PGE2 (Prostaglandin E2) is a lipid mediator with key links to inflammation and cancer. PGE2 is produced by a wide variety of tissues and in several pathological conditions, including inflammation, arthritis, fever, tissue injury, endometriosis, and a variety of cancers. Recombinant prostaglandins are also used as therapy for different conditions (pulmonary hypertension, glaucoma, ulcers… even to make eyelashes grow!). So PGE2 has, as many things in life, a bright and a dark side.
Let’s talk about the dark side of PGE2 today. Reports indicate that its overexpression in cancer cells promotes angiogenesis and metastasis, by influencing the immune response (1). In brief, cyclooxygenases (COXs) convert arachidonic acid to PGE2 and thromboxane. PGE2 binds to its receptors and activates signaling pathways controlling cell proliferation, migration, apoptosis and/or angiogenesis. A few drugs are intended to target and inhibit some types of COXs, but they might have undesirable side effects and may not be efficient in some patient groups.
For example, non-steroidal anti-inflammatory drugs (NSAIDs) such as celecoxib (Celebrex®), and rofecoxib (Vioxx®) in the past, have shown to possibly cause a significant increase in cardiovascular risk (2) (3).
Nevertheless, several studies highlight the need to reduce PGE2 levels in cancer, and focus on its catabolism to find new therapeutic targets (4). The COX-2/PGE2 pathway has a key influence on tumour expansion and it might even be relevant in tumour initiation (5).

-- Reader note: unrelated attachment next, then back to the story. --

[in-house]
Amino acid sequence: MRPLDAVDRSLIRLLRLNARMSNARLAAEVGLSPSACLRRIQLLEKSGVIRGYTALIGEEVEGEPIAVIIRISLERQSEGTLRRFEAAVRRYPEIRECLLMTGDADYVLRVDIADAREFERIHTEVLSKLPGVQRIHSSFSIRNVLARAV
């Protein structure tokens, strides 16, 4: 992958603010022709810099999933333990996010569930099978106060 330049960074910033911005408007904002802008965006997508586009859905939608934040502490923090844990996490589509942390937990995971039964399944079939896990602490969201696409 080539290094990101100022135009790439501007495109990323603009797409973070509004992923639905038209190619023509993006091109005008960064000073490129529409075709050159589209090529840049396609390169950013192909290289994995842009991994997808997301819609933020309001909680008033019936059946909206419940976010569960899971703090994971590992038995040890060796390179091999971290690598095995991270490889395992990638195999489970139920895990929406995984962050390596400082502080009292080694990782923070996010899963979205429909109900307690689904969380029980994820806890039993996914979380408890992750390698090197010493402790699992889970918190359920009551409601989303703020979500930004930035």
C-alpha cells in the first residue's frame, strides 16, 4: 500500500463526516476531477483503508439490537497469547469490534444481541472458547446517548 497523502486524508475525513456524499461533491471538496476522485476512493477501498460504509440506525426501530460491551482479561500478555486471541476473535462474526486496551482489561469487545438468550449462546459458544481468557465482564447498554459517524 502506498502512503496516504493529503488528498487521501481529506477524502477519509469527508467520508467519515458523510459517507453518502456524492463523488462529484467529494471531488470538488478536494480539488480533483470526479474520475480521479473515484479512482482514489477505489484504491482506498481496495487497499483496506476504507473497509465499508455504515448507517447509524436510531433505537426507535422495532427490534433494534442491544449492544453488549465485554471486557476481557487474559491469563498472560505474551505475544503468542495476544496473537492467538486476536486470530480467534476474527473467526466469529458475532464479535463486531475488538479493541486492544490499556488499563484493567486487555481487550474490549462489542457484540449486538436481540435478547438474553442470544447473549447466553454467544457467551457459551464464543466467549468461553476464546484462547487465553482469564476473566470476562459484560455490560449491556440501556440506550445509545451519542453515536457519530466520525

Study of the molecular mechanism underlying PGE2 action in tumour cells and tumour microenvironment may pave the way for more efficient treatments.
To achieve this, one basic thing is to measure PGE2 levels accurately, to see the effect of a pharmacological treatment in different animal models or cultured cells.
Methods for quantification of PGE2 in biological samples
Mass Spec (and its variants such as LC-MS/MS and GC/MS) is considered to be the best technique to measure prostaglandins. However, access to this may be difficult for some laboratories, not to speak of the cost associated to the technology. So most laboratories use ELISAs.
Some ELISAs on the market may underestimate the total amount of PGE2 in biological samples (though this is still a topic of debate), but nonetheless, ELISAs are a practical solution, especially when you are interested in comparing samples and how diseases/treatments/physiological status alters prostaglandin levels.
It is important, though, to choose the most sensitive ELISA available, and use specific protocols involving organic phase extraction (6).
Some of our customers have been using, for years, a kit for PGE2 quantification (the PGE2 Enzyme Immunoassay kit), and it seems to be the most sensitive on the market. It measures 400 to 12.5 pg / mL in a variety of samples (serum, plasma, urine, tissues, saliva and culture media samples). Sensitivity is under 1.1 pg / mL. For mouse and rat serum, it works directly, and it’s multi-species.
If you’d like more information on this kit, or if you’d like to give it a try, get in touch with us!
1.- Nakanishi, M. and Rosenberg, D.W. (2013). Semin Immunopathol, 35 (2): 123-137. [doi 10.1007/s00281-012-0342-8]
2.- Scott D. Solomon, M.D., et al. N Engl J Med 2005; 352:1071-1080DOI: 10.1056/NEJMoa050405.
4.- Leah, E. (2009). Lipidomics Gateway [doi:10.1038/lipidmaps.2009.14]